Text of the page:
Taking in both of these hills in a single circuit, I started by wading through bog along the end of Loch Ceo Glas before heading uphill. It was as I stood on the top, bracing against the wind, that I thought “Well, that was straightforward”, which was swiftly followed by a reality check. If I wasn’t as fit as I am right now then I likely would have bitched and whined and hated my way up that hill, as I became a full member of the Ministry of Silly Walks, so as to negotiate the soft, deep vegetation, without a single animal trod to help me on my way. Happily, with my current fitness, it qualified as good fun.
Arguably, my way down was even worse, with the combination of steepness and knee-deep heather hiding tussocks and holes. That wasn’t quite as fun, as part way down it started to rain, but I did reckon I’d done well to avoid all showers (and, in fact, have lots of sunshine) to that point.
A little lane allowed me to stride out, and I knew that my next hill was going to be simplicity by any hill-bagger’s standards: there’s a track which runs from the road right to the mast at the top.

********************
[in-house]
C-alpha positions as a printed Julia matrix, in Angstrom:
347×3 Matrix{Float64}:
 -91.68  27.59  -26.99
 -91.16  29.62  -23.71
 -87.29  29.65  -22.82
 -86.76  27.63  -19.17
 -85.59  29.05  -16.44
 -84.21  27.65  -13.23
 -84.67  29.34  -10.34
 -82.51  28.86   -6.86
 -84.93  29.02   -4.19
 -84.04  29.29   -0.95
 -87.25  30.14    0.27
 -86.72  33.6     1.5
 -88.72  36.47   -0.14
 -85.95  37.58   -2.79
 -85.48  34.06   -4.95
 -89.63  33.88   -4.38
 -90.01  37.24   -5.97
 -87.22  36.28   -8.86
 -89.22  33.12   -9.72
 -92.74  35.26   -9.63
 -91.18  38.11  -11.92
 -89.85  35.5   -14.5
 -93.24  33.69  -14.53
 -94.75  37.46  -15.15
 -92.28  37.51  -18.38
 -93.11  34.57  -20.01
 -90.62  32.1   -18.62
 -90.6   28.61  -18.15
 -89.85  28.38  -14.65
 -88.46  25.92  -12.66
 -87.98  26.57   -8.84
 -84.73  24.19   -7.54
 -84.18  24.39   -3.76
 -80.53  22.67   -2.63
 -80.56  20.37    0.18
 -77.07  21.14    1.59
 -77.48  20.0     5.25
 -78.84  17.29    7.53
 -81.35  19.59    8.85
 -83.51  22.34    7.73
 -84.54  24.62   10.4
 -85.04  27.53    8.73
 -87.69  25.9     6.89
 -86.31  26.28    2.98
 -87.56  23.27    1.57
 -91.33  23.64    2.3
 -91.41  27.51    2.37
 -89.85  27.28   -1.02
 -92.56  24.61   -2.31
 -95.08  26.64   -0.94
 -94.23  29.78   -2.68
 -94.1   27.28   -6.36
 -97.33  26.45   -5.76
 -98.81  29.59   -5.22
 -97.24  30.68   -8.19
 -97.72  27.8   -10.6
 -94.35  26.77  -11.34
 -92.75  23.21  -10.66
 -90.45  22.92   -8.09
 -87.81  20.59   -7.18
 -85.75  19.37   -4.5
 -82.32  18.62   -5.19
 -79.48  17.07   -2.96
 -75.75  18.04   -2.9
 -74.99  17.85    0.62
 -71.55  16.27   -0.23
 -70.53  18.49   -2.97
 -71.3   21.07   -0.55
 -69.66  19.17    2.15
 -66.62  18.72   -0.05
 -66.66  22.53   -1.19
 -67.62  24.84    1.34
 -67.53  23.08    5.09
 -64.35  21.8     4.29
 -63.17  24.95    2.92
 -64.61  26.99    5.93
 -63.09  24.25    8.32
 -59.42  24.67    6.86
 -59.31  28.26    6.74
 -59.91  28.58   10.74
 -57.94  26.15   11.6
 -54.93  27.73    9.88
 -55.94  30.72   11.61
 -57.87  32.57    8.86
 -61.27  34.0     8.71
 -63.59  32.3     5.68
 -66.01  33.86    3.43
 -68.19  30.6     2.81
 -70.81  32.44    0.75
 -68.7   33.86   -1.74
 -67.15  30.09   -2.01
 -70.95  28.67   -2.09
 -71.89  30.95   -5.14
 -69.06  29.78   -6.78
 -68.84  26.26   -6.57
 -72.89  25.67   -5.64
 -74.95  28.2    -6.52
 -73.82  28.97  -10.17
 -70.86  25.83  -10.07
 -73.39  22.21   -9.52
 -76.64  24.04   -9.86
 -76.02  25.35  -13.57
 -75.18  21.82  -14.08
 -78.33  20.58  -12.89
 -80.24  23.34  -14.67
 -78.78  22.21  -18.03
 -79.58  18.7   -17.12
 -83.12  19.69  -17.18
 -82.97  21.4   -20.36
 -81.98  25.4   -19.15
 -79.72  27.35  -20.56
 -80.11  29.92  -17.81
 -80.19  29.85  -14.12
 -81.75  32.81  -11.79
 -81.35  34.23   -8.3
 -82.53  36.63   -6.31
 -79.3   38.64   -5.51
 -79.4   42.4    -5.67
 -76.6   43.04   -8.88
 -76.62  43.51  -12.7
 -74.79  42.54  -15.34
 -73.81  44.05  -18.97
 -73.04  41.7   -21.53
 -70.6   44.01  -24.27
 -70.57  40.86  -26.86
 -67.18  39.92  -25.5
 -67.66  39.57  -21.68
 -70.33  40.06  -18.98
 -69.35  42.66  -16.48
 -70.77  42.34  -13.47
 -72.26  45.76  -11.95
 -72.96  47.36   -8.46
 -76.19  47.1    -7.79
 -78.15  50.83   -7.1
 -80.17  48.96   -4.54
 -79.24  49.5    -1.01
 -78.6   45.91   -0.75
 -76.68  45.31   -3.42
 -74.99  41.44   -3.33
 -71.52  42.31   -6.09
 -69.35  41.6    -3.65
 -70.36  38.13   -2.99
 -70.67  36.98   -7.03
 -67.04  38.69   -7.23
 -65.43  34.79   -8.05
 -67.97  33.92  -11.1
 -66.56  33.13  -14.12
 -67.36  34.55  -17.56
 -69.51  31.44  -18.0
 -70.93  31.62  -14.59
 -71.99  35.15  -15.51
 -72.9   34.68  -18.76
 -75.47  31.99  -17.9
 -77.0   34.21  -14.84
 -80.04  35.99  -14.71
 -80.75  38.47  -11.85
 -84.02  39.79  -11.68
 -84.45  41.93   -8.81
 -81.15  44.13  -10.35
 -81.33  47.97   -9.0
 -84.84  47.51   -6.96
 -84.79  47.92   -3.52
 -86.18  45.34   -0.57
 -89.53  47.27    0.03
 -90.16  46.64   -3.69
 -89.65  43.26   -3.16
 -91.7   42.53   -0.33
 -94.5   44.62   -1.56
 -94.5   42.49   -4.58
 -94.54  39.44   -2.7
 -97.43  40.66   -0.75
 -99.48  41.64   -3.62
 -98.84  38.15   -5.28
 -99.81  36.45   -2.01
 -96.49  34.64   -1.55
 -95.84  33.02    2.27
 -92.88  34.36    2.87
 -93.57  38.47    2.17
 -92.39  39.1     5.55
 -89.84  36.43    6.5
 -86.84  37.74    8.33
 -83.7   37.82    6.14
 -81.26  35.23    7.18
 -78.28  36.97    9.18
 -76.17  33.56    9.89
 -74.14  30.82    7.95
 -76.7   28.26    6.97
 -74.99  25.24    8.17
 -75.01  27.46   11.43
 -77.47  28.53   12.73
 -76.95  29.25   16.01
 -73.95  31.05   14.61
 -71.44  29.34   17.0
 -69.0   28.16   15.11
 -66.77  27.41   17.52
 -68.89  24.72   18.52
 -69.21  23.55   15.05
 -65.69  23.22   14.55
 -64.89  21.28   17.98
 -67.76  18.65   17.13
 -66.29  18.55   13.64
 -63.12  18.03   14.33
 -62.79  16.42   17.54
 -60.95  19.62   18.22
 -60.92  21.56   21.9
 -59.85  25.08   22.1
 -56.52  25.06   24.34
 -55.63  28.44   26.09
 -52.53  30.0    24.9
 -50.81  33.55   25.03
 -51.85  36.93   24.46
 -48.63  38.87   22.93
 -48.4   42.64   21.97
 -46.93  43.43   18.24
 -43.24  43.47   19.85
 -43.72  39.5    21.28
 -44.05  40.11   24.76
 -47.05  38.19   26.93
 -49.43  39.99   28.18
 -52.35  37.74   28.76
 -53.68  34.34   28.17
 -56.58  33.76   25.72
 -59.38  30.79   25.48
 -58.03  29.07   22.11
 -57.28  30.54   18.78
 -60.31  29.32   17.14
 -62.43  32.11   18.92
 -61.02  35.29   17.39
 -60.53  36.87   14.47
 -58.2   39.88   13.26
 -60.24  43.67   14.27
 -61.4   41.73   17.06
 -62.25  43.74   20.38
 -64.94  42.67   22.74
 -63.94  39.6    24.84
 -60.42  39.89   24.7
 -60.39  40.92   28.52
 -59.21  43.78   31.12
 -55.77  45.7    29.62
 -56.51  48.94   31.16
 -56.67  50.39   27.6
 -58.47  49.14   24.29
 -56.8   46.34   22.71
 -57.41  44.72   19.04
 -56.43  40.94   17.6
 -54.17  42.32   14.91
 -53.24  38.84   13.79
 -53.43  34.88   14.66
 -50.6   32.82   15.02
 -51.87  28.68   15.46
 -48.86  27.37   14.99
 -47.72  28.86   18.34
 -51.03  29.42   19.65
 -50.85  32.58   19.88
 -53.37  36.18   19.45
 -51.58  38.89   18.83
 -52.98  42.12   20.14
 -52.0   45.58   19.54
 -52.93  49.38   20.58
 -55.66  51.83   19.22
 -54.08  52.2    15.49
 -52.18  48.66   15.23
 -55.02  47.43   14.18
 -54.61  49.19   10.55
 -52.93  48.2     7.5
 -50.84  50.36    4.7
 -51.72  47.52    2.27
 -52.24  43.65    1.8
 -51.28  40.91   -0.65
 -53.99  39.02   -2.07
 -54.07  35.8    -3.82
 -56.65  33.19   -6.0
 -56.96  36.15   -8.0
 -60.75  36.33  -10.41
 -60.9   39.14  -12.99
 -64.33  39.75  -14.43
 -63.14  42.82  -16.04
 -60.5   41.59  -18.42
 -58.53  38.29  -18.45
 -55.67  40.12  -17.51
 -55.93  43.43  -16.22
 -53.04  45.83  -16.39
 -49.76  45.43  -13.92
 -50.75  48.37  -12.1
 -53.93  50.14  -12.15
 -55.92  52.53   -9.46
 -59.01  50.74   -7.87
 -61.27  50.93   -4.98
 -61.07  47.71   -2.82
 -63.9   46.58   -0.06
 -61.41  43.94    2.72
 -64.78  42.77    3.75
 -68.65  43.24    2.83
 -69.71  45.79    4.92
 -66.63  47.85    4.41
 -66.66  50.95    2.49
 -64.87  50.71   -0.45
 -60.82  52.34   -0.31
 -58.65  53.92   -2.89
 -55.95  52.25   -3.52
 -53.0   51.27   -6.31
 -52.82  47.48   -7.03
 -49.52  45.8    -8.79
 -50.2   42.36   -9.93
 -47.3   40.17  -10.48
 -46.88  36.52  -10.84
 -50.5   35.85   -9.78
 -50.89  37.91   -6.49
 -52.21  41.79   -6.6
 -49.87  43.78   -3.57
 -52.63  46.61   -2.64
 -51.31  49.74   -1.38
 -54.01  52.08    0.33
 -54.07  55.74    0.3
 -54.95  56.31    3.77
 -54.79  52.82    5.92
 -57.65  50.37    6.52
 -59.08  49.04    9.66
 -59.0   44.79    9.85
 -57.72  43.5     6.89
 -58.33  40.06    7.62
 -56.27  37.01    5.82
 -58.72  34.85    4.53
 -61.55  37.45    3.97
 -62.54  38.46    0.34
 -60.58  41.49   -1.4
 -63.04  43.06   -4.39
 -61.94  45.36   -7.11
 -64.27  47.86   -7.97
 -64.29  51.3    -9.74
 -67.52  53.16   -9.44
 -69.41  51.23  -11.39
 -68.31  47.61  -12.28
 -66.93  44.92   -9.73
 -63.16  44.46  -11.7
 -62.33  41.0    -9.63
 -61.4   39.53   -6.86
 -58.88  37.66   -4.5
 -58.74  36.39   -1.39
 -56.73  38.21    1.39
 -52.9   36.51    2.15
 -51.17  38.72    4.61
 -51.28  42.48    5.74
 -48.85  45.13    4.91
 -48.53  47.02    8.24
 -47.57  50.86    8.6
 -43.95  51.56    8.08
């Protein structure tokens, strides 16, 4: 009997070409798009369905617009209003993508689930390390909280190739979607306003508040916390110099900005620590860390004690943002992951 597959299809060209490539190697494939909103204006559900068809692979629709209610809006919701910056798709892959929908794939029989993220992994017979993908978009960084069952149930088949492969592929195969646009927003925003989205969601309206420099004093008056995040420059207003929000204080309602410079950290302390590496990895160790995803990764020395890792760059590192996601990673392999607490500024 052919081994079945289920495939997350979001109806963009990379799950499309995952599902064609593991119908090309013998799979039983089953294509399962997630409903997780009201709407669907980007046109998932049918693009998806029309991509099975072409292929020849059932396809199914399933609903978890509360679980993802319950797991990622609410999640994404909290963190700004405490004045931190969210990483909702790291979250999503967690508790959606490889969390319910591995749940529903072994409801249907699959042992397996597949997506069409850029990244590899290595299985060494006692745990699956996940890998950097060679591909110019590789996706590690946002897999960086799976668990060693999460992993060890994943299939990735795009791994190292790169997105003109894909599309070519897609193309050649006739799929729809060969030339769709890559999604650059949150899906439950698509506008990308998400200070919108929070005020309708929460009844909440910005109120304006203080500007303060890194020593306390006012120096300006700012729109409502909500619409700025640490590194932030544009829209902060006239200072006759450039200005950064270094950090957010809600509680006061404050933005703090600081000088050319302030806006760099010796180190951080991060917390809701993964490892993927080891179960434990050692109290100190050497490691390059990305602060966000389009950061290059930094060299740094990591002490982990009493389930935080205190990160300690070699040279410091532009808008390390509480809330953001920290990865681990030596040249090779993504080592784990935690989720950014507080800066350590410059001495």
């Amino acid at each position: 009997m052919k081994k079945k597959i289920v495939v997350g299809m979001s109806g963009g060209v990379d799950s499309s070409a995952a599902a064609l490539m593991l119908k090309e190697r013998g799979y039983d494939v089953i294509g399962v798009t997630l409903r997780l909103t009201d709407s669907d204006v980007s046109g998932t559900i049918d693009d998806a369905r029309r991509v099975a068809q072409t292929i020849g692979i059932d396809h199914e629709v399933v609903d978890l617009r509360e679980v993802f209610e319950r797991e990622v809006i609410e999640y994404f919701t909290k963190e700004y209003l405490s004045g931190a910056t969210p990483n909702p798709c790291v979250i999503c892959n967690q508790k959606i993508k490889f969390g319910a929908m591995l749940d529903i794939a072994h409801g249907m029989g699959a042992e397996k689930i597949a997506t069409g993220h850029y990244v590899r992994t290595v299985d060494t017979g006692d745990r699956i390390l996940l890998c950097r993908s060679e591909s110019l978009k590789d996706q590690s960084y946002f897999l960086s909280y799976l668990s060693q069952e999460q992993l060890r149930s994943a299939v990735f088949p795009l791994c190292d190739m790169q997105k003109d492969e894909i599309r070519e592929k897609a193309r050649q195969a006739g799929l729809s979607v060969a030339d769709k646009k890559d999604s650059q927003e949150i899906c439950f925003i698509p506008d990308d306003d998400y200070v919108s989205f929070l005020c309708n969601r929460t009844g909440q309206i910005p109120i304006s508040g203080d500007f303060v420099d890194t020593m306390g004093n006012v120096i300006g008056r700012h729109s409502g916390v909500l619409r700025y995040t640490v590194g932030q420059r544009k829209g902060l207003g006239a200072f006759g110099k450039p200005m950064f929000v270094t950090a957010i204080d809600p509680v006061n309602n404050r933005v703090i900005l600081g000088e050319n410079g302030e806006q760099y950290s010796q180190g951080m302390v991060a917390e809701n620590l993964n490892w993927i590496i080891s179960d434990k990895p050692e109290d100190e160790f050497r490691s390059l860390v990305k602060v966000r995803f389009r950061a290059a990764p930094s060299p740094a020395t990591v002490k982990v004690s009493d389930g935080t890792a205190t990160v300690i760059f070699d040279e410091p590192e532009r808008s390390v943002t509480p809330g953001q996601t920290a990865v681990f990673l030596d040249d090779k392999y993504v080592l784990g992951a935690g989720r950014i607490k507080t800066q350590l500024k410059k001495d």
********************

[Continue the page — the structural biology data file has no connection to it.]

I reached the top at the exact same time as a big chunk of particularly violent weather. The wind desperately wanted to make me horizontal and the rain hurt as it hit my face. Even so (and despite having a precise grid reference for this one and knowing that the trig point was the summit feature) I still felt the need to go and visit the other two prominent points. However, I lingered at none of them, not even to take a photo or to dig out my gloves. Instead, I made haste to take the most direct route back down to Colin.